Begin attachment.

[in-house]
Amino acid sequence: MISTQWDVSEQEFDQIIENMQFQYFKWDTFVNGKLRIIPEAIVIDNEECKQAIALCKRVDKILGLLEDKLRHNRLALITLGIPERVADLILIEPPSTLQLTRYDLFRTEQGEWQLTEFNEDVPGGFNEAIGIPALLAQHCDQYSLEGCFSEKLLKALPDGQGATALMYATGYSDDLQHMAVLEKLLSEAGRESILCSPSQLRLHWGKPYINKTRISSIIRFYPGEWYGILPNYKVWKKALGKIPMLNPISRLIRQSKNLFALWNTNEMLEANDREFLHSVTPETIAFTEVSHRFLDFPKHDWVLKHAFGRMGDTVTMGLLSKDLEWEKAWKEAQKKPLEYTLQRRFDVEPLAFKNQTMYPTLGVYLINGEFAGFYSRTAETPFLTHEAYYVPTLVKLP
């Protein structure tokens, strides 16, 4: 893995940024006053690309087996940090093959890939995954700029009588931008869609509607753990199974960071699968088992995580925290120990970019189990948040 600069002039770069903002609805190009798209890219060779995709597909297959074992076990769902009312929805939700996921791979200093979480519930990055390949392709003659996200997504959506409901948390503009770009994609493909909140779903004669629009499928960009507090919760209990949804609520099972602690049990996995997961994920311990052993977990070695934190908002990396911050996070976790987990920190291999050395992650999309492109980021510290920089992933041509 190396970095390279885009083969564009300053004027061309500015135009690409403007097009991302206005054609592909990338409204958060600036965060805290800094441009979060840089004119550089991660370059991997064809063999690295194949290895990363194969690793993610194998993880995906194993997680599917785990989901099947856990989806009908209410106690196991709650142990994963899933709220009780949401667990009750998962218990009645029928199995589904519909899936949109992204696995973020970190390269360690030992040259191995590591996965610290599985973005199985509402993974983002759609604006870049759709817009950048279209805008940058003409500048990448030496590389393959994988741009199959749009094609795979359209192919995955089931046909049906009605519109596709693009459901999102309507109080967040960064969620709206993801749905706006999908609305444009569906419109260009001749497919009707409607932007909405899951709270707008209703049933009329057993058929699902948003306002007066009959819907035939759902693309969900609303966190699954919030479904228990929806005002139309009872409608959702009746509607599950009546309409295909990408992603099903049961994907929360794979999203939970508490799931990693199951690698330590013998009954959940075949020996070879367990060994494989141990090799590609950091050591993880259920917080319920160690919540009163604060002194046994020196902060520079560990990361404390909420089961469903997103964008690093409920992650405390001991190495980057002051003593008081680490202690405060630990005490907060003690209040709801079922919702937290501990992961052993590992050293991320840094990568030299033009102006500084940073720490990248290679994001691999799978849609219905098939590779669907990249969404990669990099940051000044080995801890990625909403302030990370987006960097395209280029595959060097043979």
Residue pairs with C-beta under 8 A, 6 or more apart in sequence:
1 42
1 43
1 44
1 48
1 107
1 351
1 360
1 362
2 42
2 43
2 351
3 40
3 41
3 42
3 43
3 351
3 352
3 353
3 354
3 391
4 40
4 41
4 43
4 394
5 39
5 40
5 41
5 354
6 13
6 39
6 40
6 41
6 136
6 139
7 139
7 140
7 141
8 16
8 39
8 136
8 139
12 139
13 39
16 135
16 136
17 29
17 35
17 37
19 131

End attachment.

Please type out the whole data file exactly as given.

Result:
[in-house]
Amino acid sequence: MISTQWDVSEQEFDQIIENMQFQYFKWDTFVNGKLRIIPEAIVIDNEECKQAIALCKRVDKILGLLEDKLRHNRLALITLGIPERVADLILIEPPSTLQLTRYDLFRTEQGEWQLTEFNEDVPGGFNEAIGIPALLAQHCDQYSLEGCFSEKLLKALPDGQGATALMYATGYSDDLQHMAVLEKLLSEAGRESILCSPSQLRLHWGKPYINKTRISSIIRFYPGEWYGILPNYKVWKKALGKIPMLNPISRLIRQSKNLFALWNTNEMLEANDREFLHSVTPETIAFTEVSHRFLDFPKHDWVLKHAFGRMGDTVTMGLLSKDLEWEKAWKEAQKKPLEYTLQRRFDVEPLAFKNQTMYPTLGVYLINGEFAGFYSRTAETPFLTHEAYYVPTLVKLP
């Protein structure tokens, strides 16, 4: 893995940024006053690309087996940090093959890939995954700029009588931008869609509607753990199974960071699968088992995580925290120990970019189990948040 600069002039770069903002609805190009798209890219060779995709597909297959074992076990769902009312929805939700996921791979200093979480519930990055390949392709003659996200997504959506409901948390503009770009994609493909909140779903004669629009499928960009507090919760209990949804609520099972602690049990996995997961994920311990052993977990070695934190908002990396911050996070976790987990920190291999050395992650999309492109980021510290920089992933041509 190396970095390279885009083969564009300053004027061309500015135009690409403007097009991302206005054609592909990338409204958060600036965060805290800094441009979060840089004119550089991660370059991997064809063999690295194949290895990363194969690793993610194998993880995906194993997680599917785990989901099947856990989806009908209410106690196991709650142990994963899933709220009780949401667990009750998962218990009645029928199995589904519909899936949109992204696995973020970190390269360690030992040259191995590591996965610290599985973005199985509402993974983002759609604006870049759709817009950048279209805008940058003409500048990448030496590389393959994988741009199959749009094609795979359209192919995955089931046909049906009605519109596709693009459901999102309507109080967040960064969620709206993801749905706006999908609305444009569906419109260009001749497919009707409607932007909405899951709270707008209703049933009329057993058929699902948003306002007066009959819907035939759902693309969900609303966190699954919030479904228990929806005002139309009872409608959702009746509607599950009546309409295909990408992603099903049961994907929360794979999203939970508490799931990693199951690698330590013998009954959940075949020996070879367990060994494989141990090799590609950091050591993880259920917080319920160690919540009163604060002194046994020196902060520079560990990361404390909420089961469903997103964008690093409920992650405390001991190495980057002051003593008081680490202690405060630990005490907060003690209040709801079922919702937290501990992961052993590992050293991320840094990568030299033009102006500084940073720490990248290679994001691999799978849609219905098939590779669907990249969404990669990099940051000044080995801890990625909403302030990370987006960097395209280029595959060097043979």
Residue pairs with C-beta under 8 A, 6 or more apart in sequence:
1 42
1 43
1 44
1 48
1 107
1 351
1 360
1 362
2 42
2 43
2 351
3 40
3 41
3 42
3 43
3 351
3 352
3 353
3 354
3 391
4 40
4 41
4 43
4 394
5 39
5 40
5 41
5 354
6 13
6 39
6 40
6 41
6 136
6 139
7 139
7 140
7 141
8 16
8 39
8 136
8 139
12 139
13 39
16 135
16 136
17 29
17 35
17 37
19 131